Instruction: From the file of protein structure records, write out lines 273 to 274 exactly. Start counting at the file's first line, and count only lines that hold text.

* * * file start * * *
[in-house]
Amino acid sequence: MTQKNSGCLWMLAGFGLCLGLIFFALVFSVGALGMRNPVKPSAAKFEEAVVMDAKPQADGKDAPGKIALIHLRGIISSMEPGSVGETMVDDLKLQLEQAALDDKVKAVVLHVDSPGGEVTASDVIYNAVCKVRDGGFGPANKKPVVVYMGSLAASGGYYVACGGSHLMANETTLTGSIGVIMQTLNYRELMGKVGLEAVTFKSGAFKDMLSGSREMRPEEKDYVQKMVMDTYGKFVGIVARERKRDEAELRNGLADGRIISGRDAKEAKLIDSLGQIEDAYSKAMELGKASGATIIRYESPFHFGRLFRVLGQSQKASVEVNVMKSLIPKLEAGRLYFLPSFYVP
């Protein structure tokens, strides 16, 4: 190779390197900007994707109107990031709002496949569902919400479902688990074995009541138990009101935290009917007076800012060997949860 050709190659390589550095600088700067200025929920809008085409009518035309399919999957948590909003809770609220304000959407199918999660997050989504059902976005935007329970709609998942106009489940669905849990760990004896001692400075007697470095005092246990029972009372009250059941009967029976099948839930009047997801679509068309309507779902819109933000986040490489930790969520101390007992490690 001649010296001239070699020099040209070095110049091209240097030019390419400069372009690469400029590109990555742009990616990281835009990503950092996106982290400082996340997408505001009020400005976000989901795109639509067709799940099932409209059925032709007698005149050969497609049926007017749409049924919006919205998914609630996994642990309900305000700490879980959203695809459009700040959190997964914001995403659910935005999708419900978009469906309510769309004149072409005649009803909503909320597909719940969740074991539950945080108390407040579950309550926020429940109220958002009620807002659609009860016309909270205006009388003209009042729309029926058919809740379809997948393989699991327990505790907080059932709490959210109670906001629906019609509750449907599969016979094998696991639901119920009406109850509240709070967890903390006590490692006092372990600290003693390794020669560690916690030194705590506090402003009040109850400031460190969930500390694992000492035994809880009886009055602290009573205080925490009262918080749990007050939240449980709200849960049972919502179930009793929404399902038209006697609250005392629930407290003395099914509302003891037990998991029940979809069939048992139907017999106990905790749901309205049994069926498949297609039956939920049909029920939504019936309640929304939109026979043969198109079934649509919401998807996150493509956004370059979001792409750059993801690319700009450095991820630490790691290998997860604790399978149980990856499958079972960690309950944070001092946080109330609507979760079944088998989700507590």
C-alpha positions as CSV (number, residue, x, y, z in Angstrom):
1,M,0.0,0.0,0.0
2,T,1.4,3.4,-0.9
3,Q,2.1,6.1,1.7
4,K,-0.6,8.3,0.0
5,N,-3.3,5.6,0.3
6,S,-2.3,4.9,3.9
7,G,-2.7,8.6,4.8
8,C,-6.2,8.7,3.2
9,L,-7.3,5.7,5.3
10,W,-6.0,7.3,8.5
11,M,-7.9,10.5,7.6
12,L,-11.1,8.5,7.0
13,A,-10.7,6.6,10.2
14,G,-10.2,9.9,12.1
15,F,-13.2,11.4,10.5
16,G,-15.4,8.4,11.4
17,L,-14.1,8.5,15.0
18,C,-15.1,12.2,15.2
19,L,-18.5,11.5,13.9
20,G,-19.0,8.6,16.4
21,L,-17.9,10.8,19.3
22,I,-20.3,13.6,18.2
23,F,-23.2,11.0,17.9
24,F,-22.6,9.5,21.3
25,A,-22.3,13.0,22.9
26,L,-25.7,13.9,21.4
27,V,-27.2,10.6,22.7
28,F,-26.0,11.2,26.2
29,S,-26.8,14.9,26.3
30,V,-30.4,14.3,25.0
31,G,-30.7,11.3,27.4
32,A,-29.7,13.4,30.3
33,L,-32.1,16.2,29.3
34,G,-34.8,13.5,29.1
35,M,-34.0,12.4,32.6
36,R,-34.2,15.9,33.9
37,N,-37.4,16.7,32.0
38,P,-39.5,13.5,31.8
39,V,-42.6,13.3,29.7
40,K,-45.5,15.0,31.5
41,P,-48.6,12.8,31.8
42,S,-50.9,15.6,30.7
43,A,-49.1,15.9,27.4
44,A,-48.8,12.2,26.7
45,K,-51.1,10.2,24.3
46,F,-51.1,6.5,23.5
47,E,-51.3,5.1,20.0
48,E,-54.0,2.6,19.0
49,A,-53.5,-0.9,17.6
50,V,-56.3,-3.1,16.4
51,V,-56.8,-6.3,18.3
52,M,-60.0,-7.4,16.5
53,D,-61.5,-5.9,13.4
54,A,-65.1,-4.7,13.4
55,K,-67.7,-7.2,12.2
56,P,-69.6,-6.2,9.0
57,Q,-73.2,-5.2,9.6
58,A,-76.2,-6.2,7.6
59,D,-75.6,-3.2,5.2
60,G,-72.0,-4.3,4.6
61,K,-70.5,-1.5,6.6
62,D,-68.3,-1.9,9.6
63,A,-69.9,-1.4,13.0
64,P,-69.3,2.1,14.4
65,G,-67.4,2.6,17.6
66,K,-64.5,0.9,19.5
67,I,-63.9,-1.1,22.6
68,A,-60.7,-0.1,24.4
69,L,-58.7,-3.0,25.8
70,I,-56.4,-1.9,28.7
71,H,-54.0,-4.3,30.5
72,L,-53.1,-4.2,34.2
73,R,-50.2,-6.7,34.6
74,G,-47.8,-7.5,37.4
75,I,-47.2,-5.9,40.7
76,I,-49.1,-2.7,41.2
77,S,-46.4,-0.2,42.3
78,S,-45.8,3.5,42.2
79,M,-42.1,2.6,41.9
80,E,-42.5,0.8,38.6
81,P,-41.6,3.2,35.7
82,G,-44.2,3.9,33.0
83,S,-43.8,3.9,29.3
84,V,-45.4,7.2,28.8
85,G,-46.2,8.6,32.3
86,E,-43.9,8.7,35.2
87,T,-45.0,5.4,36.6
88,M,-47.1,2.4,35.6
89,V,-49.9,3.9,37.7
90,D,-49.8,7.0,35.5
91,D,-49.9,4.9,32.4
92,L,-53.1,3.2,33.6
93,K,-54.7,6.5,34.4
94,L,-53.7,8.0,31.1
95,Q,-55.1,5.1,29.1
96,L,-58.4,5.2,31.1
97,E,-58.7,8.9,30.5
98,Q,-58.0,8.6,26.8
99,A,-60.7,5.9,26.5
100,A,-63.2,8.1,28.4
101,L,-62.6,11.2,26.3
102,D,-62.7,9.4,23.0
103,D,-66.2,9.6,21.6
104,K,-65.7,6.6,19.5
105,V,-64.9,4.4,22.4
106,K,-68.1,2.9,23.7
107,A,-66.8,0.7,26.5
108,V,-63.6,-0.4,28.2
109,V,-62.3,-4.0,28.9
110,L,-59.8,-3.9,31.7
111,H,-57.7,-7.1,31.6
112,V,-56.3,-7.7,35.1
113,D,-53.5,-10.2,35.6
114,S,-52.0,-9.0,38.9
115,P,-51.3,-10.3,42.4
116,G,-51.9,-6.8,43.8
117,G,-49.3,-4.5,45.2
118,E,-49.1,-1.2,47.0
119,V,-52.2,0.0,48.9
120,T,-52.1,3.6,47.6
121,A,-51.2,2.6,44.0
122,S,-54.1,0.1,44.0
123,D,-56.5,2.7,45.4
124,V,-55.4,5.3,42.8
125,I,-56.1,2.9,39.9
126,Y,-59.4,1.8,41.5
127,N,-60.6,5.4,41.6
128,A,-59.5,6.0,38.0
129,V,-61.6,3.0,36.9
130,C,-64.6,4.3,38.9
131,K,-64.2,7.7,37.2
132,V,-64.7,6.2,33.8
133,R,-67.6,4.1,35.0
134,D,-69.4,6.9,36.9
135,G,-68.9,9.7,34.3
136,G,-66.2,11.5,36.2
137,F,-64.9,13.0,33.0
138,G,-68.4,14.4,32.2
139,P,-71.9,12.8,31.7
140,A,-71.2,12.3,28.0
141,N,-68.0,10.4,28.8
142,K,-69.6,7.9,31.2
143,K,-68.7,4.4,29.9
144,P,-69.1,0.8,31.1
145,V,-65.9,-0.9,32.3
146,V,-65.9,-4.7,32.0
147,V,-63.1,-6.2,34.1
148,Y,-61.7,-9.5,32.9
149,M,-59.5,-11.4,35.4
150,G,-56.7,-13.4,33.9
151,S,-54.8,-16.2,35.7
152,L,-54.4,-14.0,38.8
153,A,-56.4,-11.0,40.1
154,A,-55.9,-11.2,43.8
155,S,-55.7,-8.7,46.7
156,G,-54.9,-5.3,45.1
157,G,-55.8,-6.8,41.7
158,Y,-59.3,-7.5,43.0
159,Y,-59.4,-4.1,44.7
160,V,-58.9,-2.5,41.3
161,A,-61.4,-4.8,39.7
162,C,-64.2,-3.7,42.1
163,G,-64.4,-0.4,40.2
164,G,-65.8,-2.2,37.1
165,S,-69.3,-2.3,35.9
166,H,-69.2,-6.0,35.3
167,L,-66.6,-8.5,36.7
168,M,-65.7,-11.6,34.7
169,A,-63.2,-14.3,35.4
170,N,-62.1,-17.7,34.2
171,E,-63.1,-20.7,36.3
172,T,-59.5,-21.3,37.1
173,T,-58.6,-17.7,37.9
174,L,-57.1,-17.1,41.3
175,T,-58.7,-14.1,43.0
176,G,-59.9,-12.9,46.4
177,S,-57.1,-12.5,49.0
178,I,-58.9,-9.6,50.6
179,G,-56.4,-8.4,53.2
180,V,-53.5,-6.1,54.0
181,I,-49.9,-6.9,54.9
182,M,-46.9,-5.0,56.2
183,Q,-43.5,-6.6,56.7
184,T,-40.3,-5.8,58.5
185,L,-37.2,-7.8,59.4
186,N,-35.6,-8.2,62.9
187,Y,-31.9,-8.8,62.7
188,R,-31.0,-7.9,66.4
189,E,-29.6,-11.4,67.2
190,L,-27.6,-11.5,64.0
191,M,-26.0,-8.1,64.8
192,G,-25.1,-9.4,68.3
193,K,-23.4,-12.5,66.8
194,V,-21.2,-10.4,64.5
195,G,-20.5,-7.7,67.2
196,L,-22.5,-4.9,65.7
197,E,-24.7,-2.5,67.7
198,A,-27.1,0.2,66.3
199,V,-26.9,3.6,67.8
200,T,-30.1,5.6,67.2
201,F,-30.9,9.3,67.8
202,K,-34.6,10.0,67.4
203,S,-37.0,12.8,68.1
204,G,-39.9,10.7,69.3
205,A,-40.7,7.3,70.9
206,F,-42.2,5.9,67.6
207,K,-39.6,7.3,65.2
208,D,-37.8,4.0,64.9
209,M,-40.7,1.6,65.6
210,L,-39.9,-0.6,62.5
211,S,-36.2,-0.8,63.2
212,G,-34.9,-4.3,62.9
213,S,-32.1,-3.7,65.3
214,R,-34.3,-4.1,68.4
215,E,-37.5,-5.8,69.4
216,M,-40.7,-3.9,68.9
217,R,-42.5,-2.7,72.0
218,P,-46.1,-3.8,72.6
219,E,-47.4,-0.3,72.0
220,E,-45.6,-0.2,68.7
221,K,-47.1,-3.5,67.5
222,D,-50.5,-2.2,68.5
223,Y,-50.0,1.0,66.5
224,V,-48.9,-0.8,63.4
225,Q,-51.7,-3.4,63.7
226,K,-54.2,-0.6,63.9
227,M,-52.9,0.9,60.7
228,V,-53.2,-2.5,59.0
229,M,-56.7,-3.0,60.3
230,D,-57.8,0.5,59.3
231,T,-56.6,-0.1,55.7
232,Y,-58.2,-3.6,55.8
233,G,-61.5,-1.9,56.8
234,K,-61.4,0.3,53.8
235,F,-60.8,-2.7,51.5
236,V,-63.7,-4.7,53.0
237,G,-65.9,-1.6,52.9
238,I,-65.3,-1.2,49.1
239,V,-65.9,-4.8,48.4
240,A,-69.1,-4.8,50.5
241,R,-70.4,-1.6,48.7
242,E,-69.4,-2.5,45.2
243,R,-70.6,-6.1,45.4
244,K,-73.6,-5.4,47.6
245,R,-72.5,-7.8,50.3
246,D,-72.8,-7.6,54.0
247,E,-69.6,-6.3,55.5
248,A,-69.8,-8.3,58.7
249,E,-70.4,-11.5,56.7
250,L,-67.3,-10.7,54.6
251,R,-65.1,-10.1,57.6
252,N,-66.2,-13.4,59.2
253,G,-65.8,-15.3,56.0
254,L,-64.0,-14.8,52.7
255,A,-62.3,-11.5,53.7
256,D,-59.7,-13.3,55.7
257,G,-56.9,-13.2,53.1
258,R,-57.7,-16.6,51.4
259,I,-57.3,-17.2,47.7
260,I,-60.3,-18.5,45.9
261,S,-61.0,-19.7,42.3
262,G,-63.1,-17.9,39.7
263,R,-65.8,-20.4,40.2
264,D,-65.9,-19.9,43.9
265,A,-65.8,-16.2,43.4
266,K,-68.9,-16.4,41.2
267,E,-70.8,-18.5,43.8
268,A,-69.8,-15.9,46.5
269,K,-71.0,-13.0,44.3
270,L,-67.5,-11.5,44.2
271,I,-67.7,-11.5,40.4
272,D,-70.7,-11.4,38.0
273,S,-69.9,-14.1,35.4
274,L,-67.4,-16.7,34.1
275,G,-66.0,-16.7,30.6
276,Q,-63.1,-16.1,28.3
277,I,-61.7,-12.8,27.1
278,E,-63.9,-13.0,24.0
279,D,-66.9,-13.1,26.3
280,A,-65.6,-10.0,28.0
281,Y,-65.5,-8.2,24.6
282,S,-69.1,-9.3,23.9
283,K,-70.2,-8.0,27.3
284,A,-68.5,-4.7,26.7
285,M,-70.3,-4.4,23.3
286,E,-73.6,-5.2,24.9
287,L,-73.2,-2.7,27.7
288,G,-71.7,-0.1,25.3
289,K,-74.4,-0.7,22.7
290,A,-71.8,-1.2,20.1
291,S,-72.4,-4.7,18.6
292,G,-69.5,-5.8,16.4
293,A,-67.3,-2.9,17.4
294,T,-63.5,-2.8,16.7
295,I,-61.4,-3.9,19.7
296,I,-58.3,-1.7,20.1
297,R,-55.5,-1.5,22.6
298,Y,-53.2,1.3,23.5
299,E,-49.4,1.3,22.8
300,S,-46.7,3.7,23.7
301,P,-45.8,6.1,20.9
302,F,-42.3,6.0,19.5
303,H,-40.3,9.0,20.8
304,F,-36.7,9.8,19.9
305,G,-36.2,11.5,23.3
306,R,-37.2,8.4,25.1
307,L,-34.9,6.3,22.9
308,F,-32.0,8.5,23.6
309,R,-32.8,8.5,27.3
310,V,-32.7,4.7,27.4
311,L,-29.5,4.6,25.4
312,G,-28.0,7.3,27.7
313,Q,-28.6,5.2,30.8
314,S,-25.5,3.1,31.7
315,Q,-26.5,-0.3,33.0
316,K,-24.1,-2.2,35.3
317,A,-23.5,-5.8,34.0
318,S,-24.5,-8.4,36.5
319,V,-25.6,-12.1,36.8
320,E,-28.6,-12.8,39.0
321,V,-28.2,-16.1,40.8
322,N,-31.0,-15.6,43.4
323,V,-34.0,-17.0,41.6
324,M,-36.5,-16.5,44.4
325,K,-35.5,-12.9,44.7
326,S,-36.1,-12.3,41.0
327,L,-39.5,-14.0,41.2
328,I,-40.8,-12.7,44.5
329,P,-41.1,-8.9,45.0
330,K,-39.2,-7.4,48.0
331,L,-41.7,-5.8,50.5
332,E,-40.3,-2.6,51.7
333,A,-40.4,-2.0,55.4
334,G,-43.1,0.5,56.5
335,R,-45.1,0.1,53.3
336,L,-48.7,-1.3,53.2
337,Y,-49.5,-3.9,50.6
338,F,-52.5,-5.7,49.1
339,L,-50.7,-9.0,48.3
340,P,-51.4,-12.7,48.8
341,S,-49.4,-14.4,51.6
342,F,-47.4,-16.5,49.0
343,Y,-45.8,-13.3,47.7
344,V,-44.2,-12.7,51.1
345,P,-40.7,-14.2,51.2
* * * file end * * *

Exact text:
269,K,-71.0,-13.0,44.3
270,L,-67.5,-11.5,44.2